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This is a phrase that I came across in the Macmillan Proficiency Testbuilder:

'Can't you just tell me?' Lisa pleaded, but Pete jutted his chin and said he was only obeying the rules. Lisa stretched her eyes at him. She had been brought up to be wary of anyone who believed in rules.

I have never encountered the phrase "to stretch your eyes at someone" (legs, arms - yes, but eyes?). My first guess was that she gawked or stared at him. Then I realised she probably put the tips of her fingers to her lower lids and literally stretched them down to make fun of the man's attitude. Do I understand correctly? This seems like really odd behaviour, though, considering Pete is her teacher.

  • I would say it most likely implies looking to one side without moving the head. – Hot Licks Jun 11 at 22:38
  • What fits the context, in my mind, is narrowed her eyes. I do not think she used her fingers in any way to change the shape of her face or eyes. – Jim Jun 12 at 5:29
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    Was the Macmillan Proficiency Testbuilder asking you to find the error in the paragraph? If not, I would suggest the error is with the Testbuilder itself. No fluent speaker talks about eyes being stretched. – Chappo Jun 12 at 8:50
  • Thanks for the answers, everyone. There was nothing I could change in this particular phrase, so I'll just assume the author did have some awkwardness of expression here and that I and Old Brixtonian are right in thinking the girl pulled a face. – Phi Kay Jul 6 at 17:00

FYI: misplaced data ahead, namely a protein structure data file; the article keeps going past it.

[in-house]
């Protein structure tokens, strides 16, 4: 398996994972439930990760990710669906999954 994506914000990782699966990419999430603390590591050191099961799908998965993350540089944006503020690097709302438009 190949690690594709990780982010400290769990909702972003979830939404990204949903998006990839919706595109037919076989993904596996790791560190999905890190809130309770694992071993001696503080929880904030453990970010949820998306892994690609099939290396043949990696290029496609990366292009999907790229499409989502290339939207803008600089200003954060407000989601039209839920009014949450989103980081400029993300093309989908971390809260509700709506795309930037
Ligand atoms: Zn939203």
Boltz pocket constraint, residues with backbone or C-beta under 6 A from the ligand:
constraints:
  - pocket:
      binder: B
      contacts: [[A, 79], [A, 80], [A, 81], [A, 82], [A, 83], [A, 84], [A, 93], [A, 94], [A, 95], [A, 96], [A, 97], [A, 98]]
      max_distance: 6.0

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"Stretched her eyes" is not a common phrase, which means that its interpretation is simply what the words straightforwardly mean.

It's conceivable that it means to stretch your eyes (or the area round your eyes) with your fingers, but it could also mean to do the same thing just with facial muscles, including raising your eyebrows and lowering your cheek muscles.

  • Yes, "raising the eyebrows" is what I thought when I saw this question. – Cascabel Jun 11 at 17:38
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"Stretched her eyes" certainly isn't standard usage. I thought at first it must mean she widened her eyes, but the meaning closest to that in the Oxford Dictionary is

Straighten or extend one's body or a part of one's body to its full length, typically so as to tighten one's muscles or in order to reach something.

But you can't straighten or extend your eyes to their full length. So it must be this second sense of 'stretch' that the writer had in mind:

Cause (something) to become longer or wider by pulling it.

In which case she is, as you said, using her fingers. Yes: making fun of him. Pulling a face. (Literally!) It is awkwardly written though. It would be clearer to say, 'Lisa looked at him, pulling her bottom eyelids down'. (By the way, I don't think she would do it if she had been "brought up to be wary of anyone who believed in rules." The use of the word wary is clumsy, I think.)

And it is cheeky of her. But she wouldn't be the first to do it to a teacher.

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